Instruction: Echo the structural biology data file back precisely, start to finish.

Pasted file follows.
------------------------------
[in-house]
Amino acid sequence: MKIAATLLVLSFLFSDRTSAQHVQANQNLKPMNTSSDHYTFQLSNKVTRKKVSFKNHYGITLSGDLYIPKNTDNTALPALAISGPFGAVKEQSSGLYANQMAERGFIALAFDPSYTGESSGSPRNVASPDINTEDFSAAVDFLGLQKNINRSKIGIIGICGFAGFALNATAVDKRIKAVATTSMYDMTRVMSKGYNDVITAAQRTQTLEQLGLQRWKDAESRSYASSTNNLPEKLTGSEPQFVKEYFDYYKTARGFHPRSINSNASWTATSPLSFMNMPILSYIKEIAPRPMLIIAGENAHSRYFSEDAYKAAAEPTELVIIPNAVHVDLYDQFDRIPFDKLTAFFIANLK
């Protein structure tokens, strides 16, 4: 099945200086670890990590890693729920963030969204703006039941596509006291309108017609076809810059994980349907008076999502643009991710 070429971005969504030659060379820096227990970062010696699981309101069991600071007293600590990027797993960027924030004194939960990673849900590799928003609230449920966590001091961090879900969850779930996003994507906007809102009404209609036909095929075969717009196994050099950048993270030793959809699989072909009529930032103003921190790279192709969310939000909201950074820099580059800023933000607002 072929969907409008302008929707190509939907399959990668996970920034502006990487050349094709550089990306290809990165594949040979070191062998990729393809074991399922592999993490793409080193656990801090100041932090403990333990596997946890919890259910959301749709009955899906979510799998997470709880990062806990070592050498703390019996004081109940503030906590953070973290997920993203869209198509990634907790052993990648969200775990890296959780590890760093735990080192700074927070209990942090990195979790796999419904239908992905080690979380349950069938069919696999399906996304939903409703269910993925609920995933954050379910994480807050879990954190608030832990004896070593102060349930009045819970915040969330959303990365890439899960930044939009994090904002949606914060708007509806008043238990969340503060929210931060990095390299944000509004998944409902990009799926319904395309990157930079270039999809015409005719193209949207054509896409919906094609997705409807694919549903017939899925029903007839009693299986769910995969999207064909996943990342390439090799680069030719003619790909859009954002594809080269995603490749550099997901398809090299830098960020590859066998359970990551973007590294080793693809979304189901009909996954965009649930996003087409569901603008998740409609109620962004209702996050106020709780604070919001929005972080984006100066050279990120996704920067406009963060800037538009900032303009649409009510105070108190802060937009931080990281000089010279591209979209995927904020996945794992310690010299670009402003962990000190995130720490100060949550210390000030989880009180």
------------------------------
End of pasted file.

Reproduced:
[in-house]
Amino acid sequence: MKIAATLLVLSFLFSDRTSAQHVQANQNLKPMNTSSDHYTFQLSNKVTRKKVSFKNHYGITLSGDLYIPKNTDNTALPALAISGPFGAVKEQSSGLYANQMAERGFIALAFDPSYTGESSGSPRNVASPDINTEDFSAAVDFLGLQKNINRSKIGIIGICGFAGFALNATAVDKRIKAVATTSMYDMTRVMSKGYNDVITAAQRTQTLEQLGLQRWKDAESRSYASSTNNLPEKLTGSEPQFVKEYFDYYKTARGFHPRSINSNASWTATSPLSFMNMPILSYIKEIAPRPMLIIAGENAHSRYFSEDAYKAAAEPTELVIIPNAVHVDLYDQFDRIPFDKLTAFFIANLK
């Protein structure tokens, strides 16, 4: 099945200086670890990590890693729920963030969204703006039941596509006291309108017609076809810059994980349907008076999502643009991710 070429971005969504030659060379820096227990970062010696699981309101069991600071007293600590990027797993960027924030004194939960990673849900590799928003609230449920966590001091961090879900969850779930996003994507906007809102009404209609036909095929075969717009196994050099950048993270030793959809699989072909009529930032103003921190790279192709969310939000909201950074820099580059800023933000607002 072929969907409008302008929707190509939907399959990668996970920034502006990487050349094709550089990306290809990165594949040979070191062998990729393809074991399922592999993490793409080193656990801090100041932090403990333990596997946890919890259910959301749709009955899906979510799998997470709880990062806990070592050498703390019996004081109940503030906590953070973290997920993203869209198509990634907790052993990648969200775990890296959780590890760093735990080192700074927070209990942090990195979790796999419904239908992905080690979380349950069938069919696999399906996304939903409703269910993925609920995933954050379910994480807050879990954190608030832990004896070593102060349930009045819970915040969330959303990365890439899960930044939009994090904002949606914060708007509806008043238990969340503060929210931060990095390299944000509004998944409902990009799926319904395309990157930079270039999809015409005719193209949207054509896409919906094609997705409807694919549903017939899925029903007839009693299986769910995969999207064909996943990342390439090799680069030719003619790909859009954002594809080269995603490749550099997901398809090299830098960020590859066998359970990551973007590294080793693809979304189901009909996954965009649930996003087409569901603008998740409609109620962004209702996050106020709780604070919001929005972080984006100066050279990120996704920067406009963060800037538009900032303009649409009510105070108190802060937009931080990281000089010279591209979209995927904020996945794992310690010299670009402003962990000190995130720490100060949550210390000030989880009180």